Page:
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The team I currently am part of experiences fairly high turnover, with members typically moving to different projects within the same company. Currently our "training" for new members is to pair them with a primary contact (usually the most recent person to complete their training) who will provide them with hands-on experience and will ask more senior developers if the newer hire ask something the mentor doesn't know. It provides a chance for the new hire to get involved quickly, and challenges the mentor to improve his/her understanding of the system also.

However, as you can imagine, this style of training is very time consuming, and doesn't provide a very good knowledge transfer (misconceptions propagate, gaps expand).

I've been tasked with generating documentation and training materials for our future new hires. I already do technical writing occasionally, but it's for the end user and is highly specific with lots of screenshots and consumes a large amount of time to complete.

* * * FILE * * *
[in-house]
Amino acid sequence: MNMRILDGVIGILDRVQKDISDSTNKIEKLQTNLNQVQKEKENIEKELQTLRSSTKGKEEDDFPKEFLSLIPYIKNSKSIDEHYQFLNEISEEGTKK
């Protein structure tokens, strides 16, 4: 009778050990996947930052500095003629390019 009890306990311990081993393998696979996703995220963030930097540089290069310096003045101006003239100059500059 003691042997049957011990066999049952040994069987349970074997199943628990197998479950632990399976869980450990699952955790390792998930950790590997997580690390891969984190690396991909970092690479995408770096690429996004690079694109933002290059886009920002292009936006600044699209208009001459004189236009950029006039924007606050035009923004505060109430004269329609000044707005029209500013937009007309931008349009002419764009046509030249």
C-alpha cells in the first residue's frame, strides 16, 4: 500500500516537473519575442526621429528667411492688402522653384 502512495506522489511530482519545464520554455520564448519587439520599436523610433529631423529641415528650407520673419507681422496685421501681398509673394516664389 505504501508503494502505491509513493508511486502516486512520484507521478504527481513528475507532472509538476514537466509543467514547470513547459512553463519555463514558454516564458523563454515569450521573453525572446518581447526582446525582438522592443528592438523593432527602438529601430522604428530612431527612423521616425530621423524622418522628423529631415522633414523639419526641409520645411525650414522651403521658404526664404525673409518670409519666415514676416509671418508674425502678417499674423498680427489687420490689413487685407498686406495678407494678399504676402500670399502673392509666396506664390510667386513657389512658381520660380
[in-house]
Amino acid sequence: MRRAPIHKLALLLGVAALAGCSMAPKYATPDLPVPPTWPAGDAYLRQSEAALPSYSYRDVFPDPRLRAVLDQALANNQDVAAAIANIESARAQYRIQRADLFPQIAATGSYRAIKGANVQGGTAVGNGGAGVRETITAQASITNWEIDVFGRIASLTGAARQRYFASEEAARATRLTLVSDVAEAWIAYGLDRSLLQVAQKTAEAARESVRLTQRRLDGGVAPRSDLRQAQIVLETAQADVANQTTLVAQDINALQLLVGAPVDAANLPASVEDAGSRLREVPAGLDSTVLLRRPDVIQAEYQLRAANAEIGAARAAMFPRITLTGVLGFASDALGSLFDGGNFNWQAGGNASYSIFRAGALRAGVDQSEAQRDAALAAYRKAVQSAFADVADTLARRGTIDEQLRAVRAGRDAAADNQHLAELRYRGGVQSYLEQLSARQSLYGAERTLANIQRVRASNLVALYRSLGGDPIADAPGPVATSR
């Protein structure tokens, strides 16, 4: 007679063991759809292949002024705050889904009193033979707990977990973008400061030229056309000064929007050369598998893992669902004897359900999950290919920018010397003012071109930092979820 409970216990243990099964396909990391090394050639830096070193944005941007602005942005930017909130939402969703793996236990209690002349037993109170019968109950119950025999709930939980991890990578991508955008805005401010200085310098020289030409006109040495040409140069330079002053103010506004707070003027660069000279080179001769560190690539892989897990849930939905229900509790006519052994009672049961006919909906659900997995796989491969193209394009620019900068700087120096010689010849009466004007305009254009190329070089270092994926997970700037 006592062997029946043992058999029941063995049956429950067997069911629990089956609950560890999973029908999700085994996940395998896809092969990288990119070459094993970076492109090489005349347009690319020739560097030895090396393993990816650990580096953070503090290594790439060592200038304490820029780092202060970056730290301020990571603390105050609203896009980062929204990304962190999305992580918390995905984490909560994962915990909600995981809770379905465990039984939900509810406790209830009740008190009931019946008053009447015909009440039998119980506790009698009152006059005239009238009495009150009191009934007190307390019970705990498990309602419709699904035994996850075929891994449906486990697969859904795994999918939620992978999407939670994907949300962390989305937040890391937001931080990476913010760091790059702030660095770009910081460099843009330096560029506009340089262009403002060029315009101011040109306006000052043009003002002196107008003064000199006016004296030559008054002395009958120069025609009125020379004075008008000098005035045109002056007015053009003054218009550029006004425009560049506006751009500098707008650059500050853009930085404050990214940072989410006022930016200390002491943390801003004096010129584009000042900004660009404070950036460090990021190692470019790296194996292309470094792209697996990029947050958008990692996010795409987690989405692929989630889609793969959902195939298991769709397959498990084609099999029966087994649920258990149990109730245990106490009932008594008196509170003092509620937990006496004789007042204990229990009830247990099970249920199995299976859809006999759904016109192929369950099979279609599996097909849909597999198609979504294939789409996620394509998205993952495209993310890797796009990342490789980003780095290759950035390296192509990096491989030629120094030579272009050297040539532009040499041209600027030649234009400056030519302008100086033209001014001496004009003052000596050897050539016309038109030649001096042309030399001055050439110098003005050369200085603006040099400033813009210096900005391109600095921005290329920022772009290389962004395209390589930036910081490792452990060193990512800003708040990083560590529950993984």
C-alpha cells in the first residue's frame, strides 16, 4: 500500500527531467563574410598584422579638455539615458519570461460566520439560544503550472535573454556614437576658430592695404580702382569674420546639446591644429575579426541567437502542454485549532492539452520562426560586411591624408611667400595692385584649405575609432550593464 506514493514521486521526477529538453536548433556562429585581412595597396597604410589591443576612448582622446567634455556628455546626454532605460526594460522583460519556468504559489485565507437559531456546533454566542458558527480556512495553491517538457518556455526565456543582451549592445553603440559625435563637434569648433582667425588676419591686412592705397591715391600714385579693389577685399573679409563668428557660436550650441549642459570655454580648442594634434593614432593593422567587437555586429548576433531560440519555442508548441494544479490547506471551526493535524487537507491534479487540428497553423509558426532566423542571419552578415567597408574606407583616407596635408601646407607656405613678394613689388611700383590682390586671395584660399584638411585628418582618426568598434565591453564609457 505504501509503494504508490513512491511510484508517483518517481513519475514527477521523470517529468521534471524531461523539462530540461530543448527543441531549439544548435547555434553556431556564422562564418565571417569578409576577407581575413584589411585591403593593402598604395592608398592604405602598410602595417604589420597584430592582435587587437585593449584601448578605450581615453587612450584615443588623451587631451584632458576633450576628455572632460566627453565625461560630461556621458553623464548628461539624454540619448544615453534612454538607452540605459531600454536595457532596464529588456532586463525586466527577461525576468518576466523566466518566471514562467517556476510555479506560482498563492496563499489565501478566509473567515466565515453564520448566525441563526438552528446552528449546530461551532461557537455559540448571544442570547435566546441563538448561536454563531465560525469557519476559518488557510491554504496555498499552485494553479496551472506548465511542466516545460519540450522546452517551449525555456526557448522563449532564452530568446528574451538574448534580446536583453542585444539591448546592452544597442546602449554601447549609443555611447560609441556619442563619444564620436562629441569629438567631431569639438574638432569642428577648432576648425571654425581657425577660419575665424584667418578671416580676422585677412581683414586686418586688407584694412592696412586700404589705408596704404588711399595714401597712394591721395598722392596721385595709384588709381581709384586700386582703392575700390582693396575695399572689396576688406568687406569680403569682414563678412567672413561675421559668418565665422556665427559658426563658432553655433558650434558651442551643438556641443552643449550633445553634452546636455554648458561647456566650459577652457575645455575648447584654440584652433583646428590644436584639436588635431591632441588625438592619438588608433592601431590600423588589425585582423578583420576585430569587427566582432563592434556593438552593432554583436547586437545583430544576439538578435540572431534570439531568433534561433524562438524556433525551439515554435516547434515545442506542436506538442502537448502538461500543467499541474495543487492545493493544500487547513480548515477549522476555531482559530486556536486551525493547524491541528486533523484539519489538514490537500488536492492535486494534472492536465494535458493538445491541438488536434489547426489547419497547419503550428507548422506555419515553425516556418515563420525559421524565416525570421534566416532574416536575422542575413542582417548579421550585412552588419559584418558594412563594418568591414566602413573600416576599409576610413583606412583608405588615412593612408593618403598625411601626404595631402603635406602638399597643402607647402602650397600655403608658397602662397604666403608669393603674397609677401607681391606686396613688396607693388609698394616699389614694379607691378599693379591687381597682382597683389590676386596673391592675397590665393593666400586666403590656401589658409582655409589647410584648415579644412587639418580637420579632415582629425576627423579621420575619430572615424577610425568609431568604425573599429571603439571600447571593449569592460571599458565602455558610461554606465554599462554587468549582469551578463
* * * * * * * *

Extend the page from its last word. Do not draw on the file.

Creating the new documentation for new hires is considered low priority and I've only currently got ~40 hours to work on it. Documenting the system the current way I write technical documentation would barely scratch the surface in 40 hours. Especially considering I have to document not only about the code base, but also about deployments and support.

How can I quickly write documentation to get new hires up to date as quickly as possible without investing significant time in writing the documentation?

Additional Information:
We currently have both a wiki, and some training documentation, however both are kind of sparse.

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closed as too broad by GlenH7, Dan Pichelman, MichaelT, Kilian Foth, gnat Oct 10 at 9:51

There are either too many possible answers, or good answers would be too long for this format. Please add details to narrow the answer set or to isolate an issue that can be answered in a few paragraphs.If this question can be reworded to fit the rules in the help center, please edit the question.

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How is this about software development? Sounds like you need a teaching consultant, not a programmer. –  Cyclops Jan 10 '12 at 19:15
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If documentation is not part of software development, are comments not part of source code? –  Malfist Jan 10 '12 at 19:25